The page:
Israel plans to build hundreds of new homes in West Bank settlements. The announcement came as an effort foundered Wednesday in parliament to skirt an Israeli Supreme Court ruling ordering the demolition of apartment buildings in a settlement unauthorized by the state.
Israeli officials announced Wednesday that the state intends to build 850 new homes in the West Bank. The decision is a blow to the prospects for peace negotiations with Palestinians, who seek to establish an independent state on land occupied by Israeli settlers.
Prime Minister Benjamin Netanyahu said that 300 new homes would be built in the government-sanctioned settlement of Beit El, after begrudgingly accepting the court ruling to dismantle the unauthorized Ulpana settlement by July 1.
Netanyahu has strongly supported settlements on the West Bank but pressured his majority coalition in the Knesset, the Israeli parliament, to vote down a measure to legalize Ulpana.
"This is not an easy day," Netanyahu said in a press conference Wednesday after the vote. "The decision to relocate homes is never an easy one. ... This is not something the government relishes doing, but the court has rendered its ruling, and we must respect it."
The decision to abandon the Ulpana settlement has been met with strong opposition from Israel's conservative right, though Netanyahu's plan to develop settlements elsewhere is viewed as an attempt to appease that constituency.
Israel's Housing Minister Ariel Attias also announced that an additional 551 homes would be built in other West Bank settlements.
"Thirty apartments will be evacuated, but 850 will be built instead," Attias said in a statement, the Associated Press reported. "Under the circumstances, this is a worthy solution."
The continued expansion of settlements on the West Bank -- whether authorized by the Israeli government or not -- has not been viewed favorably by the Palestinians or the U.S. officials attempting to broker a peace agreement between the two sides.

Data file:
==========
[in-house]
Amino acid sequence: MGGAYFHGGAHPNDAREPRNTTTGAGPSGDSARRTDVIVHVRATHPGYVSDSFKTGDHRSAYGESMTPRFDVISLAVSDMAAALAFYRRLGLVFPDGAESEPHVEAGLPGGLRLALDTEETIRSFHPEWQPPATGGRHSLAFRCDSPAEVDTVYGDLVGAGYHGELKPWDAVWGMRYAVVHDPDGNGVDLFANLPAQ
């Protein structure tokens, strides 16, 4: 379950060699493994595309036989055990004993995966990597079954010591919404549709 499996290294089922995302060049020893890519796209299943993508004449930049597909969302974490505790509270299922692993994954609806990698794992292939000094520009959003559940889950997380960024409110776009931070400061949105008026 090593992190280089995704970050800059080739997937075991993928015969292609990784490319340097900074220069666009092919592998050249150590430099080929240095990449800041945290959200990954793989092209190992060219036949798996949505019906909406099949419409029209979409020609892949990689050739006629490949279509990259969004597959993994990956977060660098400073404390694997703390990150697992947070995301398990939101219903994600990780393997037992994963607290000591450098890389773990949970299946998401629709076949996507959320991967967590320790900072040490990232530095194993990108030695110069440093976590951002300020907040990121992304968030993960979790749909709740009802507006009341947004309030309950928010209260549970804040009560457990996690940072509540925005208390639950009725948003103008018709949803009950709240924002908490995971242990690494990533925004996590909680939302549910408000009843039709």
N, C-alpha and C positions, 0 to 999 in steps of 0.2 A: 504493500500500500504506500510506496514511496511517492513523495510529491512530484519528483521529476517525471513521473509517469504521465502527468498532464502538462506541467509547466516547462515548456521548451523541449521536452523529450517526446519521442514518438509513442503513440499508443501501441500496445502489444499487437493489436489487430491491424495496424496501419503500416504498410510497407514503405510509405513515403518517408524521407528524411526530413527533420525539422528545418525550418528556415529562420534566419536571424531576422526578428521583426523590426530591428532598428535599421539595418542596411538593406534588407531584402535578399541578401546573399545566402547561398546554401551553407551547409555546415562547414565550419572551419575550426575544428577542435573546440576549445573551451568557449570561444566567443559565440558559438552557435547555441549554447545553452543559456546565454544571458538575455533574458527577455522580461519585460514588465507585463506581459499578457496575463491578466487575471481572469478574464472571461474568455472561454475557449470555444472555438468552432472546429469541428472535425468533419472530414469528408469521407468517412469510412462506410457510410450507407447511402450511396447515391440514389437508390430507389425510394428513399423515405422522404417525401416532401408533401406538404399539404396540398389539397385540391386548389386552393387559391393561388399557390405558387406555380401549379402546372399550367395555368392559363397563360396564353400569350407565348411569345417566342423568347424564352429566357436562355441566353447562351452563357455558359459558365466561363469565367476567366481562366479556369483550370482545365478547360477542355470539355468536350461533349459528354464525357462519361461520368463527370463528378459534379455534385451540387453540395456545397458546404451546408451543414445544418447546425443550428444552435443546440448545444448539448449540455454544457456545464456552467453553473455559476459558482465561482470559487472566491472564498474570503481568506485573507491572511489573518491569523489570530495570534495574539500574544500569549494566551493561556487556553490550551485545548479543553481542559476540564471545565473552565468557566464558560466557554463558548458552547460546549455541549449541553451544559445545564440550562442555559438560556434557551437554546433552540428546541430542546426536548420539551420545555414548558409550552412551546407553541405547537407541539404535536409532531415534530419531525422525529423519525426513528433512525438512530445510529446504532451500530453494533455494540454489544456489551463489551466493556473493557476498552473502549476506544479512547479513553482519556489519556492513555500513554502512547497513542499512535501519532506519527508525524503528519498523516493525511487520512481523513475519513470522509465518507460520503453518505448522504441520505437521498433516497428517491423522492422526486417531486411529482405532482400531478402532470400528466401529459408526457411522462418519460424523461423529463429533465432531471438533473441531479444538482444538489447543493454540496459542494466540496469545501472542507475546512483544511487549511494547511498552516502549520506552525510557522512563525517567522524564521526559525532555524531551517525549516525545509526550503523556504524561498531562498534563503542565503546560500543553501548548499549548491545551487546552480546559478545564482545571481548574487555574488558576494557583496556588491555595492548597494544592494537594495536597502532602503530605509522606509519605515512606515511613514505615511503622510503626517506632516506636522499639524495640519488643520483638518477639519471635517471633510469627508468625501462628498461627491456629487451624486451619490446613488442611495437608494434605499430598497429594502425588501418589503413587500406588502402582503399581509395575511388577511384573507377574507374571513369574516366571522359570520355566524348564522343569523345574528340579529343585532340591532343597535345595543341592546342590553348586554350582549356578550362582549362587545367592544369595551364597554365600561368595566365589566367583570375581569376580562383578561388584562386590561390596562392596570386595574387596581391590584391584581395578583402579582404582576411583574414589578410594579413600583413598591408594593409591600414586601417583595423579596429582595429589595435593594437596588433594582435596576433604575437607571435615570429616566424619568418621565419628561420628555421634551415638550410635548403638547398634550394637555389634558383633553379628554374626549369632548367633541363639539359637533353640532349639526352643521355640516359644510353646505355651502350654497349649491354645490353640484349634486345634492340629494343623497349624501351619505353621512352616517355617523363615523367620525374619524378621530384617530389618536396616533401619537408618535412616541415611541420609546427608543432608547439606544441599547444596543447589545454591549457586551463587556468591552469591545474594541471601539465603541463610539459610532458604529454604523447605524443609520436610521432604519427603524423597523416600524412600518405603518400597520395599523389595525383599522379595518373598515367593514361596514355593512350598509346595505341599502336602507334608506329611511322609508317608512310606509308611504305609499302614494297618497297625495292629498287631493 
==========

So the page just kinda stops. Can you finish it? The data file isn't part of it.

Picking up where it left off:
Top Palestinian Authority official Saeb Erekat said the proposed construction "undermines all efforts to revive the peacemaking."
Peace talks between Israelis and Palestinians broke down three years ago with Palestinians refusing to come back to the table amid continued settlement on the West Bank and East Jerusalem, which Palestinians envision as part of a future state.
The U.S., Israel's strongest ally, supports a two-state solution to the decades-long Israeli-Palestinian conflict but finds itself unable to pressure Israel to stop settlement expansion into Palestinian territory.
"We're very clear that continued Israeli settlement activity in the West Bank undermines peace efforts," U.S. State Department spokesman Mark Toner said in a statement. "We do not accept the legitimacy of continued Israeli settlement activity."
These words, however, are unlikely to have a significant impact on the Netanyahu administration's attitude toward settlements as such statements in the past have not been followed with political repercussions that would suggest a dampening of American support.
Read more on the Ulpana settlement here.
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